"It's becoming clear how complicated this is. The safety project came out of a small community effort last summer, and then grew to include many other neighborhood groups and service providers. We know there are safety issues throughout the precinct and the city," Trenary said.
City Councilmember Nick Licata, who chairs the public safety committee, said that the budget issue is the major barrier. The issue is required to be resolved by the end of March; there is a major role to play by Council member Richard McIver, who chairs the budget committee.
"The big question is what is the mayor going to do with the budget about this," Licata said. "Right now things are on hold. I wish I knew what was going to happen with this."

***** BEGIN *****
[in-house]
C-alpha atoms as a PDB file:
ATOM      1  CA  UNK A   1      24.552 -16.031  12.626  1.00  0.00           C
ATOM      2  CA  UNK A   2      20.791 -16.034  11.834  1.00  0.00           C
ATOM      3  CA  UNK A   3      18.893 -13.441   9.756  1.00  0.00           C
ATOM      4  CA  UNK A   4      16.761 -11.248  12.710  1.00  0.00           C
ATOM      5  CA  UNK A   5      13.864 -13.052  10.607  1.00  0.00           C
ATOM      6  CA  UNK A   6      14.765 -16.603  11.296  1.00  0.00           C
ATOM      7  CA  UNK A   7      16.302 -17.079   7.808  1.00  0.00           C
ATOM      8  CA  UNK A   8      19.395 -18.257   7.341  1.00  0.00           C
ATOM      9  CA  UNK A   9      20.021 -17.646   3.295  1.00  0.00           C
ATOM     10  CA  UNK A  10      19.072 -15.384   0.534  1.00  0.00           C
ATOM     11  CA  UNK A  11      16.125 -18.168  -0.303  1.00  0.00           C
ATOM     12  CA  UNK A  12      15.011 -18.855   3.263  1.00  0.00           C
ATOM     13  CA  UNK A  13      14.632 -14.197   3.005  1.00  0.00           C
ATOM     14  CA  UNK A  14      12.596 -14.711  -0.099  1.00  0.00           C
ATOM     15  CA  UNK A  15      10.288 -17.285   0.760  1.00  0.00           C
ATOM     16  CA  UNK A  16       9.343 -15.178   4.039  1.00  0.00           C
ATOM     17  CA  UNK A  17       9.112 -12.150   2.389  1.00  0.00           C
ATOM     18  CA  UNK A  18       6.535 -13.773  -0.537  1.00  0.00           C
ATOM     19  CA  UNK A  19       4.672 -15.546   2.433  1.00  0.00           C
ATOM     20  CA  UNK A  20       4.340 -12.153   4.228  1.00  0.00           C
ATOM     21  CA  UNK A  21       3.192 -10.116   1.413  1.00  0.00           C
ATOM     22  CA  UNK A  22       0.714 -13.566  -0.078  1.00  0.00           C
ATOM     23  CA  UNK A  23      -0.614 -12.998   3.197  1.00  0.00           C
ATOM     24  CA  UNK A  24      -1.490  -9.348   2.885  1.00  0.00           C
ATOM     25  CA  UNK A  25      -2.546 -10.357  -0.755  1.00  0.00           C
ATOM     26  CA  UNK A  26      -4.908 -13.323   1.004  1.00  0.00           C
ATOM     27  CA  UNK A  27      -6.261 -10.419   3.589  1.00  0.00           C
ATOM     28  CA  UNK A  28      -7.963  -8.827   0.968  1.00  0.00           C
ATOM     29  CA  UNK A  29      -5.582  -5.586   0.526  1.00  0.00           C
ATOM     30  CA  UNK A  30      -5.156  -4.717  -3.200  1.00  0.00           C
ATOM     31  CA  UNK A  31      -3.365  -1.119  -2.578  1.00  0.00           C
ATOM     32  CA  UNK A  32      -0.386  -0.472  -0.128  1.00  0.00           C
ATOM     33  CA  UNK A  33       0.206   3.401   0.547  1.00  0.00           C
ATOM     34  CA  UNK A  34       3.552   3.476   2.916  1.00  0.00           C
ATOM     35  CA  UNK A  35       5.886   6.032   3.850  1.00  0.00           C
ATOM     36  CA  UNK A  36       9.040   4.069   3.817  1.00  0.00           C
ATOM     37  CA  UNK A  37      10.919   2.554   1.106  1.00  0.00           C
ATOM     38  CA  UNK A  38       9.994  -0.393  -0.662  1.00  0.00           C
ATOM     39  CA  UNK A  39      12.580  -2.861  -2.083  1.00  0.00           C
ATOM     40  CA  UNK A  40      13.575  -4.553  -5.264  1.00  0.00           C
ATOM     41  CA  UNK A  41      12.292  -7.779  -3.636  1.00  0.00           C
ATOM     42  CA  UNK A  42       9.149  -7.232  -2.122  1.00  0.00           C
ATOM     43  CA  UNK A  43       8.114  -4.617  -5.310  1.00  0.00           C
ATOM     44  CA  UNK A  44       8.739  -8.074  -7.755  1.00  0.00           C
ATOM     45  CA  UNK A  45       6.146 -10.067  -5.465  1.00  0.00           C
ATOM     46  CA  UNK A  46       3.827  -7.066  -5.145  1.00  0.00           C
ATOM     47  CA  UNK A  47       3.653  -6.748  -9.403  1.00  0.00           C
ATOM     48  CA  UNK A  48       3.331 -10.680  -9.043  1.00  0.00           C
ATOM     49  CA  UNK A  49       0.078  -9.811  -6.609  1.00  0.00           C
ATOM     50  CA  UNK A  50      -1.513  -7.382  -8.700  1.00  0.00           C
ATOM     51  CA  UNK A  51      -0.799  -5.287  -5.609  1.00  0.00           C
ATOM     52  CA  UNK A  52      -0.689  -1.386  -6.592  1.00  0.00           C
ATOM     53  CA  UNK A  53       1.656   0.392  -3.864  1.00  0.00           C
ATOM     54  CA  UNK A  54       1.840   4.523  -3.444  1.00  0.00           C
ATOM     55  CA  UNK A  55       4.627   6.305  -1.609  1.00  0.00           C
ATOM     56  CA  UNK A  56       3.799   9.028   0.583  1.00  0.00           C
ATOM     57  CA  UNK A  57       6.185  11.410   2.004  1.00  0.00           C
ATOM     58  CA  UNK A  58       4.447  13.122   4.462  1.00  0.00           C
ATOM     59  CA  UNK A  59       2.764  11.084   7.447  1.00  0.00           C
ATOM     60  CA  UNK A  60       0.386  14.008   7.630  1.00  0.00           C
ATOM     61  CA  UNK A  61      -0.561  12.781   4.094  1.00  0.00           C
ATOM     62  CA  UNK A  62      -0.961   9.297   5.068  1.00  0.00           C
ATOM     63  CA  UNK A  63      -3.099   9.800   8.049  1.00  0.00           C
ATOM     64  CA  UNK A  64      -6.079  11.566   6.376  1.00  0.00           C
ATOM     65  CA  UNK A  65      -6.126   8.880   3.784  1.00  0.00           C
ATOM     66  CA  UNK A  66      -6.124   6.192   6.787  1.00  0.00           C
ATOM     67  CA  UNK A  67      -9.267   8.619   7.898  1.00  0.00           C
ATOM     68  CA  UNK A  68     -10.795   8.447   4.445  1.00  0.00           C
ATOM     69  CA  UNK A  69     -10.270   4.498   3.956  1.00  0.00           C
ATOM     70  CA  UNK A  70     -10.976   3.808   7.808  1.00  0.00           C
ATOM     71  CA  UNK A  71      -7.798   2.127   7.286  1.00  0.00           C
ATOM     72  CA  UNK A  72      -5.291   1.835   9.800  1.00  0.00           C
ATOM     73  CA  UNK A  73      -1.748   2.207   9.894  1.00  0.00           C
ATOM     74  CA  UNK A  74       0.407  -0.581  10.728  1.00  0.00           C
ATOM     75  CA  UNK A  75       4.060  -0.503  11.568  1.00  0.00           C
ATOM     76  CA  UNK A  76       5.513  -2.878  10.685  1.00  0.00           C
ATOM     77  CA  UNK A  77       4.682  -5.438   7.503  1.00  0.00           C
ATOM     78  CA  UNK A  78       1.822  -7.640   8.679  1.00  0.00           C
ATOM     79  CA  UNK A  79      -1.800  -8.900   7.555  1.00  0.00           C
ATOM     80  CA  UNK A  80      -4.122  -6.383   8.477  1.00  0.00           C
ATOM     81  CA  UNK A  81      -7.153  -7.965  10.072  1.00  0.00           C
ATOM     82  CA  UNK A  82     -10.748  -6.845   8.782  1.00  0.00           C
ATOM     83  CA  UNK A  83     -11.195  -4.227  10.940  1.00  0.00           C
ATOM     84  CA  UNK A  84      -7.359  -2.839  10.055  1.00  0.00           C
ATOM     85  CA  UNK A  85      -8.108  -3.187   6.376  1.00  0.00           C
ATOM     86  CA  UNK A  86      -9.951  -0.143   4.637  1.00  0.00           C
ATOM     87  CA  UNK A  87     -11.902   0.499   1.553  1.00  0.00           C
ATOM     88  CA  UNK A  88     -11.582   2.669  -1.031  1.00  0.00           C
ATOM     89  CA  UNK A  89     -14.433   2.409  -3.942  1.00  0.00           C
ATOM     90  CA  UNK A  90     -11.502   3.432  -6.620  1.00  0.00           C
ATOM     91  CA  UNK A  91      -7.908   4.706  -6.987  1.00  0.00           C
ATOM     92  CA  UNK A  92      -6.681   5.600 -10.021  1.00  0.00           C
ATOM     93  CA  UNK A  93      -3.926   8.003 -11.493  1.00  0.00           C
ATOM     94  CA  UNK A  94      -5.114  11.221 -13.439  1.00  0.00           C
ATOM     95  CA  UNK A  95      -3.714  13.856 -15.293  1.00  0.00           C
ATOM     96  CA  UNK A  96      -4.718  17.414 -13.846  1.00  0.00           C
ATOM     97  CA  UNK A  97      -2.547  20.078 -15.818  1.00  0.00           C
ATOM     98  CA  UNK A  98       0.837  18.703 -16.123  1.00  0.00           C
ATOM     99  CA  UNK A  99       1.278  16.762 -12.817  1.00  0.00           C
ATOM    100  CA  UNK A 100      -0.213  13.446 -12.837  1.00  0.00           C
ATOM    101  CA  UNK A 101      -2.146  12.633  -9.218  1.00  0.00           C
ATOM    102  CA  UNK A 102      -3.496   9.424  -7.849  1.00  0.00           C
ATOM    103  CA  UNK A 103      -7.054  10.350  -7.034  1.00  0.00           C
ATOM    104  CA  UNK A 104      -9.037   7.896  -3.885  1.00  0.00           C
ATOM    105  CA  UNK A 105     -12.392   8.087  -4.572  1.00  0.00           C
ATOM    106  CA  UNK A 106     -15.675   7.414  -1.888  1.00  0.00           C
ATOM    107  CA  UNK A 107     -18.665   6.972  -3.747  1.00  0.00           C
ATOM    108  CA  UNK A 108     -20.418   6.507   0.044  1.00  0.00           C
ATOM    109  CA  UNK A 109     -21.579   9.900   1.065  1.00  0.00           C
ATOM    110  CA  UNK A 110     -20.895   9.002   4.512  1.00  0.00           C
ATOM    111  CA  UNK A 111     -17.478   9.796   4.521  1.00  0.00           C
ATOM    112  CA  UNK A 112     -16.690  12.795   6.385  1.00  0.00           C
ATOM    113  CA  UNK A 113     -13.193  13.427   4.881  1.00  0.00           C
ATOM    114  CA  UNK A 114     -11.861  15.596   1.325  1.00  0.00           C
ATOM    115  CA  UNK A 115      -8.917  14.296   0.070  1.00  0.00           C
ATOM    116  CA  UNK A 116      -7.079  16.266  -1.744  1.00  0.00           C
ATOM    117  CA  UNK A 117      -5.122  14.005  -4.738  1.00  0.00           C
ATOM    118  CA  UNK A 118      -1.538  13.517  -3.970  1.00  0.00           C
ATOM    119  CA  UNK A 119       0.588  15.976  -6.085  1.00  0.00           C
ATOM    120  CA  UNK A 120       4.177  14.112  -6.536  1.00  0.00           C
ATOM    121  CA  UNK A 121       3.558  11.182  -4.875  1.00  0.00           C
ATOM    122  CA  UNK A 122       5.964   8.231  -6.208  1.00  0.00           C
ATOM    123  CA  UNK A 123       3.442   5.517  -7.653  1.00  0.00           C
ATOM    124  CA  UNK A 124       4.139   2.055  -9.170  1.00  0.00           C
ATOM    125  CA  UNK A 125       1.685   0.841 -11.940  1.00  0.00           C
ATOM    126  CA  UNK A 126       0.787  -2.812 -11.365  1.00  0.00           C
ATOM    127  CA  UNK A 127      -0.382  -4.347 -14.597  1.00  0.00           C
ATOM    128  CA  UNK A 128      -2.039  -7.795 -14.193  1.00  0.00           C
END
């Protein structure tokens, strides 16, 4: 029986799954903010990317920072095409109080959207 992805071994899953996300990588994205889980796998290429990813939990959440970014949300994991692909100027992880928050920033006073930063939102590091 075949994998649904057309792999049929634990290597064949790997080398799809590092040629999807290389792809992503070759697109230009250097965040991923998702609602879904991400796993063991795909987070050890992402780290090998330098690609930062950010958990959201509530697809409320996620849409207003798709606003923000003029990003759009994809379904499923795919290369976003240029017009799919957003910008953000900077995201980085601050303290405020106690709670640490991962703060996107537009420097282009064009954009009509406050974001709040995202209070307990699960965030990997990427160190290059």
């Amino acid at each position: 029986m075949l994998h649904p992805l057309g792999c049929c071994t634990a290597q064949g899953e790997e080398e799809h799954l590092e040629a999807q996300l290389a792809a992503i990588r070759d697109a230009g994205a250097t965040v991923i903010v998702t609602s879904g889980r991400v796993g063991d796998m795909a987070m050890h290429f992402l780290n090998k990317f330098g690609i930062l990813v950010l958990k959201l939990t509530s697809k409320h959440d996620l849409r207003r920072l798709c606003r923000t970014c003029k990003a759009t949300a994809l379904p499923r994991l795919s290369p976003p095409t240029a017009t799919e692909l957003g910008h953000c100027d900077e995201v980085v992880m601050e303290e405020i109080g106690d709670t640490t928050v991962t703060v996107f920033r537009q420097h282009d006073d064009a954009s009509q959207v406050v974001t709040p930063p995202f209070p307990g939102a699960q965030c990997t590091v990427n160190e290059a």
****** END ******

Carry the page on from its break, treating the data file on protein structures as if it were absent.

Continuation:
Licata acknowledged that while the prospective $430,000 was generated by neighborhood activists responding to a specific problem in and around Cal Anderson Park the fact that the project must apply to the entire East Precinct makes the situation more complicated.
"It is time consuming and sometimes wearying to go through a lengthy public process like this," he said. "The original concept often gets watered down."
Overall, Licata said he was struck by the fairness of the projects the committee heard described in the presentation. He thought the priorities seemed representative and were aimed to avoid the chance of pitting neighborhoods against neighborhoods in a fight for scarce dollars. He clarified that the money is coming out of resources already earmarked for Capitol Hill. Money targeted for playfield renovation in Cal Anderson Park would be diverted to the safety projects. The money would not, as some have mistakenly believed, be drawn from the city's general fund.